Psychopathy, biology, and Jesus

Recently, Science News published a story on the scientific study of psychopathy (which I encourage everyone to read). Psychopaths, which may account for 1% of the population, lack a conscience and the capability to experience empathy, guilt, or loyalty. Obviously when such pathology is coupled with a sadistic streak, the result is disastrous.

The pathology of psychopathy is fascinating, precisely because it inversely mirrors the characteristics of the Savior. This is especially true in the uniquely Mormon atonement theories (e.g., empathy theory), in which Jesus suffered the atonement, in some measure to acquire perfect empathy, or to “know according to the flesh how to succor his people.” Mormon theology also champions the idea that the “Spirit of Christ is given to every man, that he may know good from evil.” Christ is perfectly empathetic, completely sensitive to what is right and wrong and, one could argue, perfectly loyal. The psychopath is, in many ways, the anti-Christ.

Psycopathy is different than sociopathy. The sociopath still recognizes right and wrong, but due to socialization has conceptions of right and wrong that are skewed (no shortage of sociopaths around, it would seem). Recent research suggests that there is a biological basis for psychopathy with its inability to empathize or comprehend right and wrong.

Biological bases for evil force us to conceive of biological bases for good. However one considers 19th century beliefs in “believing blood,” it would seem that there is a biological propensity to Christ-like attributes. This isn’t to negate the effects of the atonement, but I think we sometimes underestimate the significance of the resurrection in our redemption. Christ will give us a new body; one which, I presume, will be biologically predisposed to empathy, guilt (or the ability to know right from wrong) and loyalty.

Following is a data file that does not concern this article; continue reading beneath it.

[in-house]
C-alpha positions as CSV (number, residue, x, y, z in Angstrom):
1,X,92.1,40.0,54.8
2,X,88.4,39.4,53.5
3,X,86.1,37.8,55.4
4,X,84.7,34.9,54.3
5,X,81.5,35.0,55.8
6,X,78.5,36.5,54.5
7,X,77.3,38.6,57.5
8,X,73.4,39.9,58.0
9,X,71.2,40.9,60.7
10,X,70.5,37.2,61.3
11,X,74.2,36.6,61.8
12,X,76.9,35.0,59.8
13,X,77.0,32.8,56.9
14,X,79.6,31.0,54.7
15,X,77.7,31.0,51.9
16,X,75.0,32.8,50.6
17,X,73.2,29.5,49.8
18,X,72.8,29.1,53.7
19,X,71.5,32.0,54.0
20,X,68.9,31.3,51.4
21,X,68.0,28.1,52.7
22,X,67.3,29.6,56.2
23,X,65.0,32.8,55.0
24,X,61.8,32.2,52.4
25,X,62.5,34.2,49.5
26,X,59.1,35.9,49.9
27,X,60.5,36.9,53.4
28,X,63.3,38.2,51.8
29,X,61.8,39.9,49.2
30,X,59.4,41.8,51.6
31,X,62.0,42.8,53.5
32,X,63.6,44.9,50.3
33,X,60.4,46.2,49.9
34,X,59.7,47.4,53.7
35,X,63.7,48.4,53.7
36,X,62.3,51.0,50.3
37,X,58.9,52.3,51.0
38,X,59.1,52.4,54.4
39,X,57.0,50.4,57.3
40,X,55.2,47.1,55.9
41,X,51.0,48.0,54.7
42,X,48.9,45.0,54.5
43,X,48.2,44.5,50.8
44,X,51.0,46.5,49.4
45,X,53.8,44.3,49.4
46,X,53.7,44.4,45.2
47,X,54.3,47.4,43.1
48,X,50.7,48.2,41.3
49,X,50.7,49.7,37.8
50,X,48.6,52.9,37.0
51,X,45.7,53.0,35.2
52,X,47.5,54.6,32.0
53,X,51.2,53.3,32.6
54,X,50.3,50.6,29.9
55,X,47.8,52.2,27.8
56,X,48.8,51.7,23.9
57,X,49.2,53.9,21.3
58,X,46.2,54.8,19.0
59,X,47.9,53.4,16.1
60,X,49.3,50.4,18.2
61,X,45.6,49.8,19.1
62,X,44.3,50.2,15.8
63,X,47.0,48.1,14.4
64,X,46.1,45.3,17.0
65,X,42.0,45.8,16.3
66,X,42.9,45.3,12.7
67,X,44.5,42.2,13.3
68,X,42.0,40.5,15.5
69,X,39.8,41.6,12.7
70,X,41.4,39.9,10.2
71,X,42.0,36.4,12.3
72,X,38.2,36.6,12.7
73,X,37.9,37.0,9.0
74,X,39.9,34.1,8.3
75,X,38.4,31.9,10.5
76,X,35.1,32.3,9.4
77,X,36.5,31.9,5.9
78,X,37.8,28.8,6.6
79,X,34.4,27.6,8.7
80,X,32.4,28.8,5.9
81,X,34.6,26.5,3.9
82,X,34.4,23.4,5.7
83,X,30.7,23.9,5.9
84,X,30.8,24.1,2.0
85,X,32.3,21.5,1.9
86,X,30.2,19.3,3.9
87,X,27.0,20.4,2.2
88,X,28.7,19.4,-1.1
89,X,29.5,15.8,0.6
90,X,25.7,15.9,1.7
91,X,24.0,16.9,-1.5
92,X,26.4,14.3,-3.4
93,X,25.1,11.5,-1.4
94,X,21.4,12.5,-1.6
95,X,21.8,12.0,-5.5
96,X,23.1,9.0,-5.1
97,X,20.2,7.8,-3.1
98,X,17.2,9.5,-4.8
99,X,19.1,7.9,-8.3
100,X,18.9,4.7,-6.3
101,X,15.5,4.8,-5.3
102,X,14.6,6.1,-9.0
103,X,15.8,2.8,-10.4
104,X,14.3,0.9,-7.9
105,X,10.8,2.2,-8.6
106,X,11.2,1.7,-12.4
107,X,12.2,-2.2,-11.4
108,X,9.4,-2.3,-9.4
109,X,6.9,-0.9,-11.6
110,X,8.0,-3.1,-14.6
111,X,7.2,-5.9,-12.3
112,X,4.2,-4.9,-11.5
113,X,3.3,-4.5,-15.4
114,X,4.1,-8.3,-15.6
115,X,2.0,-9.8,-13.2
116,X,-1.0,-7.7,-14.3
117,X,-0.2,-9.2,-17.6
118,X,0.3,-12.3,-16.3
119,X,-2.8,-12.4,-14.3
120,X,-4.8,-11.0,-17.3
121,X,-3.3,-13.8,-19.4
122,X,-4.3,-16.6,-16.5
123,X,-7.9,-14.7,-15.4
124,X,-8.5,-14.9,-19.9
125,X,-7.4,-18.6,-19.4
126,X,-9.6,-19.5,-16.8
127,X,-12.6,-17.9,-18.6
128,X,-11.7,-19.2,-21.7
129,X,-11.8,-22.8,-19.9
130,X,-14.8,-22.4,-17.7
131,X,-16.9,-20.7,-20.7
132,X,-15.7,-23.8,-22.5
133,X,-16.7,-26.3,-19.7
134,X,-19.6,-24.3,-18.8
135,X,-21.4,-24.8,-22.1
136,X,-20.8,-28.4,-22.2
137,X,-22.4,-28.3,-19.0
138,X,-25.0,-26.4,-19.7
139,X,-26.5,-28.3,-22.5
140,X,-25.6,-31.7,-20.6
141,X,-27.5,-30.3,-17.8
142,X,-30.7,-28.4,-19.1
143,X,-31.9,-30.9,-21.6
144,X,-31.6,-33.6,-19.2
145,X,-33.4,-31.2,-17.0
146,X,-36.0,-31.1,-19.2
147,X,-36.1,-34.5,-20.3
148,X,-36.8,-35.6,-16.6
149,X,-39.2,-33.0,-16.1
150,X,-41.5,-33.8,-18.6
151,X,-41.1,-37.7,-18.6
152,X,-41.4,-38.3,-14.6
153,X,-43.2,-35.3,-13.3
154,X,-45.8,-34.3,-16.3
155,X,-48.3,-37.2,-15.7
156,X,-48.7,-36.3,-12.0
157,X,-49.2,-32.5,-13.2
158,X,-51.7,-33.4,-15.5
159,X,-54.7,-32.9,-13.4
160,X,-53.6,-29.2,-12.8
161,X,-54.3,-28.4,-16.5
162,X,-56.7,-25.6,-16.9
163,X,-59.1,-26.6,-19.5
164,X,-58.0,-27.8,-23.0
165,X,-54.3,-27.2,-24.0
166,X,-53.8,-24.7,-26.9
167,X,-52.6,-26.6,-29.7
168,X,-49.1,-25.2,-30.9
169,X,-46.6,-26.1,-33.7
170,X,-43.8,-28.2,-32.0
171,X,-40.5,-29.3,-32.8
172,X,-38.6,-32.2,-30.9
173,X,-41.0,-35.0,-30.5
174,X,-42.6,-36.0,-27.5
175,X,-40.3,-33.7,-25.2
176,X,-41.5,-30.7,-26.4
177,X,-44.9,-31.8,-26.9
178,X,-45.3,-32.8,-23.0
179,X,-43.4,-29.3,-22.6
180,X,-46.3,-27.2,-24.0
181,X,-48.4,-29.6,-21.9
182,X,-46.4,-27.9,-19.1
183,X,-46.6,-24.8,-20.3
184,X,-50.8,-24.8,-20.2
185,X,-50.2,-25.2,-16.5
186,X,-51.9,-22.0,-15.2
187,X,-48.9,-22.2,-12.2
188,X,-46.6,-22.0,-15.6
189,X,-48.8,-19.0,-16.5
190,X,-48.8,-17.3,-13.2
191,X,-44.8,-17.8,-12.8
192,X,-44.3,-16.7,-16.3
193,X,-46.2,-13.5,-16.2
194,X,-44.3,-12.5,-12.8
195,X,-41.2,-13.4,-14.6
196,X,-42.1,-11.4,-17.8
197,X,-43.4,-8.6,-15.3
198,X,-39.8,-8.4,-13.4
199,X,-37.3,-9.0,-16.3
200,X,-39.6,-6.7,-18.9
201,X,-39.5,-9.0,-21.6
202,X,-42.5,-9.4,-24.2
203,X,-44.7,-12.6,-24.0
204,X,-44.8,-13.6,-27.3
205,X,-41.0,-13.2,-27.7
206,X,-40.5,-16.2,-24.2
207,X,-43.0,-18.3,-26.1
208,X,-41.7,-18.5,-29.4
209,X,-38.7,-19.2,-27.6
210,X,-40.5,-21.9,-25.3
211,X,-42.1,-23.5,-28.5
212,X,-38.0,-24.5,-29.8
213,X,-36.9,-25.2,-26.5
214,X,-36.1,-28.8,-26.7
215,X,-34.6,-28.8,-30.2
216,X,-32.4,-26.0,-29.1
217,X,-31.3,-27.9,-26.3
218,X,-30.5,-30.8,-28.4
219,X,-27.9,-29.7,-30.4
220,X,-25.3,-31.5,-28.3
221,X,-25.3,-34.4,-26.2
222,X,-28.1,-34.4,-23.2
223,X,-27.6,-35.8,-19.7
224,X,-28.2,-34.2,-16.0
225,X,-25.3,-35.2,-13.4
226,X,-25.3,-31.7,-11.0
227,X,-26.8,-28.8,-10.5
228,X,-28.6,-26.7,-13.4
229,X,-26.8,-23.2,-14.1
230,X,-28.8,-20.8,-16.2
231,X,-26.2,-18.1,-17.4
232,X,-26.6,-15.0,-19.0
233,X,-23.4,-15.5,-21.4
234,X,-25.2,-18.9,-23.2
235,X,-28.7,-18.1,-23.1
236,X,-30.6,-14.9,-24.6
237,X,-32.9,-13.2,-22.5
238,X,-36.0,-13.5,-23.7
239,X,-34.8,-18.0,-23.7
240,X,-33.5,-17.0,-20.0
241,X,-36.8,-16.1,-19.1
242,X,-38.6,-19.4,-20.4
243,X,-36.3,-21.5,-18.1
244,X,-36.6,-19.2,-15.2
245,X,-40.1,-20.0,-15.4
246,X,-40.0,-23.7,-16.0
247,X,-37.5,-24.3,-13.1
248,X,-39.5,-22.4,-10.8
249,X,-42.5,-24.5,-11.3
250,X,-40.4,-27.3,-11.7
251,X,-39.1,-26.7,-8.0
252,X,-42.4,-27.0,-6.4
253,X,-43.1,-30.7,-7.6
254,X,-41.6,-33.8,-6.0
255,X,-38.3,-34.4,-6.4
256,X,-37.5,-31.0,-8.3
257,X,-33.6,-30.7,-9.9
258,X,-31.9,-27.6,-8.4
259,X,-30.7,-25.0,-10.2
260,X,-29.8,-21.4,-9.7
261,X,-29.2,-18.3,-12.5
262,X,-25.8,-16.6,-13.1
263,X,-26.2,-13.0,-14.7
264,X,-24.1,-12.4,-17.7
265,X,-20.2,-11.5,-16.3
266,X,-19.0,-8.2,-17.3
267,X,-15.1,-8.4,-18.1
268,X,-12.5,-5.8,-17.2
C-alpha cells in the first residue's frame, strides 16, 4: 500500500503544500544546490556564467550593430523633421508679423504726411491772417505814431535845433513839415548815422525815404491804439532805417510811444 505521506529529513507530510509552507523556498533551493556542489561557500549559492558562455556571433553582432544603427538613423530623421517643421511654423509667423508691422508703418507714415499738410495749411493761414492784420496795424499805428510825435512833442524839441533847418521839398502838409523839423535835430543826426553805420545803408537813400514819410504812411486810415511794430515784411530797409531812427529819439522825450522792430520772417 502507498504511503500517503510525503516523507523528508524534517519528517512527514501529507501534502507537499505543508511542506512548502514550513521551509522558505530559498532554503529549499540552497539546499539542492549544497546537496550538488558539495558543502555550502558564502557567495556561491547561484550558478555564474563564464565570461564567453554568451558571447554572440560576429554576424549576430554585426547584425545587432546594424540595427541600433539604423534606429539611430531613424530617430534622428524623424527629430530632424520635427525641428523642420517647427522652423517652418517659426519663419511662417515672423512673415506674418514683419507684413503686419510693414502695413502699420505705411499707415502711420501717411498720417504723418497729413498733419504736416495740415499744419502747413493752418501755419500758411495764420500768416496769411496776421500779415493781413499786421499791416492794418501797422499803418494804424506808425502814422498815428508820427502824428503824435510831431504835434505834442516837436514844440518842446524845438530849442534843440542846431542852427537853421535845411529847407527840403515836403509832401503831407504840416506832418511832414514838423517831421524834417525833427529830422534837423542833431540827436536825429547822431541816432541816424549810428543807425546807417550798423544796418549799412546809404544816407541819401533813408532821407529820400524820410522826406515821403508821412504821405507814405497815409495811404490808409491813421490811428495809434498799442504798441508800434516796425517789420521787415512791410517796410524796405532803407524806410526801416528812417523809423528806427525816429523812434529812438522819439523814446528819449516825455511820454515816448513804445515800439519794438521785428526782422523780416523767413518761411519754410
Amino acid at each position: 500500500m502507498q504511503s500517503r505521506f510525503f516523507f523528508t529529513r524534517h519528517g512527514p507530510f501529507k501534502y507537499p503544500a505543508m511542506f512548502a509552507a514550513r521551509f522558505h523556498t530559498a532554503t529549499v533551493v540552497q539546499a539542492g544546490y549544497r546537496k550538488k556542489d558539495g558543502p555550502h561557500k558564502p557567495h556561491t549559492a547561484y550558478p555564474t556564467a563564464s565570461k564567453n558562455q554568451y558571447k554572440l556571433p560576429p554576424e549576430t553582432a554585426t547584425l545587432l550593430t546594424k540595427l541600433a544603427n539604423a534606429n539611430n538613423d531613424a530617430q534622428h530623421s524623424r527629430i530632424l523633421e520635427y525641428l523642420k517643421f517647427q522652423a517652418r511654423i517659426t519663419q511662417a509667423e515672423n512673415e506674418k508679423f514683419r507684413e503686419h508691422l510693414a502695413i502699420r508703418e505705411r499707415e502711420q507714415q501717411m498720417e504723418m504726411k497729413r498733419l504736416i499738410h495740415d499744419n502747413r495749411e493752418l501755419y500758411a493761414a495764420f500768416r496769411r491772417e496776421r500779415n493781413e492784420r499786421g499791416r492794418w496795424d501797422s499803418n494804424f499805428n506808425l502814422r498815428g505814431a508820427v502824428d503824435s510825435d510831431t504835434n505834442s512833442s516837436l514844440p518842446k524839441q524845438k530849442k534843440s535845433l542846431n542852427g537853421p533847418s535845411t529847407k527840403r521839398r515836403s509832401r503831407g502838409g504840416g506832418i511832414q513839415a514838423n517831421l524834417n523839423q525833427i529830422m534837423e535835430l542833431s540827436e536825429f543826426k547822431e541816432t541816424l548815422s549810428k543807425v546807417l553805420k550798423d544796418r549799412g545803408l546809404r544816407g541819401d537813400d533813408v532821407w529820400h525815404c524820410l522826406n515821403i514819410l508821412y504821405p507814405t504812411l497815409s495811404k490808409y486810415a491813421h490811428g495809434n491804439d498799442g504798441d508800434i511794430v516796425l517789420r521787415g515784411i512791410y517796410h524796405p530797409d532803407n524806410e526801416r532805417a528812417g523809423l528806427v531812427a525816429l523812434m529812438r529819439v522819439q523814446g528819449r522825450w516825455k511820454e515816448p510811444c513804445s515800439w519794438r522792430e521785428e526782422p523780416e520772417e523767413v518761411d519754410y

It is true that not everyone with psychopathic characteristics turn into serial killers or corporate criminals. Agency has some ability to curb evil, and research shows that good parenting can alleviate some psychopathic tendencies. Still, my heart breaks for the parents in the Science News story that have children with the pathology.

Comments

  1. Thanks for this, it is a great example of our fallen natures and that the natural man equates to determinism.

  2. I believe there is some truth to this. While we still have the option to choose for some it is more difficult than others. Our chore on this earth is to overcome the natural man with it’s imperfectness. There is also a thin line where Satan wishes us to despise and hate our mortal bodies, because of his lack thereof. In the resurrection our bodies will be made perfect and not a hair on the head lost, (i am excited about that one…) There is much debate as to how will the perfect body be, what will it look like etc.
    I am not convinced we will all be the perfect Nordic descendents blonde and blue eyed 5’11” for men and 5’7″ for female…
    But there is some glue to this theory. I would be interested in reading more about this subject.

  3. I am not convinced we will all be the perfect Nordic descendents blonde and blue eyed 5′11″ for men and 5′7″ for female

    I sure hope not…not just because there is no evidence anywhere for it.

  4. Quasi related is my current favorite Joseph Smith Quote:

    Joseph said that before foundation of the Earth in the Grand Counsel that the Spirits of all Men were subject to oppression & the express purpose of God in giving it a tabernacle was to arm it against the power of Darkness.

    -McIntire Minute Book, Lyceum at Nauvoo, Ill., January 19, 1841

    While our Physical bodies (along with the determinism that goes with them) are our greatest struggle in mortality (because we all have our genetic problems, it would seem), there is hope for a greater future state.